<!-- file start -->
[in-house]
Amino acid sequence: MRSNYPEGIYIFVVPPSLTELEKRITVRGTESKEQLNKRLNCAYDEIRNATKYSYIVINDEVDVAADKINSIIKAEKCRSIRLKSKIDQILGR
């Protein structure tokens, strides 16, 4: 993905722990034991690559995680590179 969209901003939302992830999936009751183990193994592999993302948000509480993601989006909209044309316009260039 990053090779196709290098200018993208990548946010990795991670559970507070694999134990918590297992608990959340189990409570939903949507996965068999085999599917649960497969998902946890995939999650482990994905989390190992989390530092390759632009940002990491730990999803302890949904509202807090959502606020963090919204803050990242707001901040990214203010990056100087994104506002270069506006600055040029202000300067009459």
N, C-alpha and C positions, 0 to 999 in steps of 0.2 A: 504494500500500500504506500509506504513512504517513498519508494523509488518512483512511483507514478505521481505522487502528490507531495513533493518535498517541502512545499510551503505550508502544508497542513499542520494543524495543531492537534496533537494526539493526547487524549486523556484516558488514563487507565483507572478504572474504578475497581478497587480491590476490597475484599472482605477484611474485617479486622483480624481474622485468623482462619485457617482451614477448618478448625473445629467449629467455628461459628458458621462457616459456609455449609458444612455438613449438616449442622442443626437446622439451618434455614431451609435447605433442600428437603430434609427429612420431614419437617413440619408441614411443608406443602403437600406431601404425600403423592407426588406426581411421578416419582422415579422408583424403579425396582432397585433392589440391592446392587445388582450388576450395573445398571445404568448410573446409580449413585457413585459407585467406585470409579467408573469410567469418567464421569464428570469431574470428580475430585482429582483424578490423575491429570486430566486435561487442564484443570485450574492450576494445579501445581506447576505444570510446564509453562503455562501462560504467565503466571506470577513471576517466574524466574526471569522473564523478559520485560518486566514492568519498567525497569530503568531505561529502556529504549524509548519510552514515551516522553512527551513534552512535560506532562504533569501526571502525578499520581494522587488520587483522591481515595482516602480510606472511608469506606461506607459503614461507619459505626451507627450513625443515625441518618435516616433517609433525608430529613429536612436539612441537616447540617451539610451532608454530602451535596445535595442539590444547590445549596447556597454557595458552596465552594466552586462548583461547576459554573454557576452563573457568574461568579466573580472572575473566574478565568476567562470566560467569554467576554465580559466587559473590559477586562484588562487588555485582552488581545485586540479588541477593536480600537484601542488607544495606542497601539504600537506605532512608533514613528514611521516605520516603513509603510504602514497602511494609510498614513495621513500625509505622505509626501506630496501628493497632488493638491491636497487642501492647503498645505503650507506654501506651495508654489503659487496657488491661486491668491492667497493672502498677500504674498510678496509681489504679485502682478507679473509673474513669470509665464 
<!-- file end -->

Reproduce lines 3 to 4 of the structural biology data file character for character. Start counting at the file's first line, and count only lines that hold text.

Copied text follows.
């Protein structure tokens, strides 16, 4: 993905722990034991690559995680590179 969209901003939302992830999936009751183990193994592999993302948000509480993601989006909209044309316009260039 990053090779196709290098200018993208990548946010990795991670559970507070694999134990918590297992608990959340189990409570939903949507996965068999085999599917649960497969998902946890995939999650482990994905989390190992989390530092390759632009940002990491730990999803302890949904509202807090959502606020963090919204803050990242707001901040990214203010990056100087994104506002270069506006600055040029202000300067009459």
N, C-alpha and C positions, 0 to 999 in steps of 0.2 A: 504494500500500500504506500509506504513512504517513498519508494523509488518512483512511483507514478505521481505522487502528490507531495513533493518535498517541502512545499510551503505550508502544508497542513499542520494543524495543531492537534496533537494526539493526547487524549486523556484516558488514563487507565483507572478504572474504578475497581478497587480491590476490597475484599472482605477484611474485617479486622483480624481474622485468623482462619485457617482451614477448618478448625473445629467449629467455628461459628458458621462457616459456609455449609458444612455438613449438616449442622442443626437446622439451618434455614431451609435447605433442600428437603430434609427429612420431614419437617413440619408441614411443608406443602403437600406431601404425600403423592407426588406426581411421578416419582422415579422408583424403579425396582432397585433392589440391592446392587445388582450388576450395573445398571445404568448410573446409580449413585457413585459407585467406585470409579467408573469410567469418567464421569464428570469431574470428580475430585482429582483424578490423575491429570486430566486435561487442564484443570485450574492450576494445579501445581506447576505444570510446564509453562503455562501462560504467565503466571506470577513471576517466574524466574526471569522473564523478559520485560518486566514492568519498567525497569530503568531505561529502556529504549524509548519510552514515551516522553512527551513534552512535560506532562504533569501526571502525578499520581494522587488520587483522591481515595482516602480510606472511608469506606461506607459503614461507619459505626451507627450513625443515625441518618435516616433517609433525608430529613429536612436539612441537616447540617451539610451532608454530602451535596445535595442539590444547590445549596447556597454557595458552596465552594466552586462548583461547576459554573454557576452563573457568574461568579466573580472572575473566574478565568476567562470566560467569554467576554465580559466587559473590559477586562484588562487588555485582552488581545485586540479588541477593536480600537484601542488607544495606542497601539504600537506605532512608533514613528514611521516605520516603513509603510504602514497602511494609510498614513495621513500625509505622505509626501506630496501628493497632488493638491491636497487642501492647503498645505503650507506654501506651495508654489503659487496657488491661486491668491492667497493672502498677500504674498510678496509681489504679485502682478507679473509673474513669470509665464 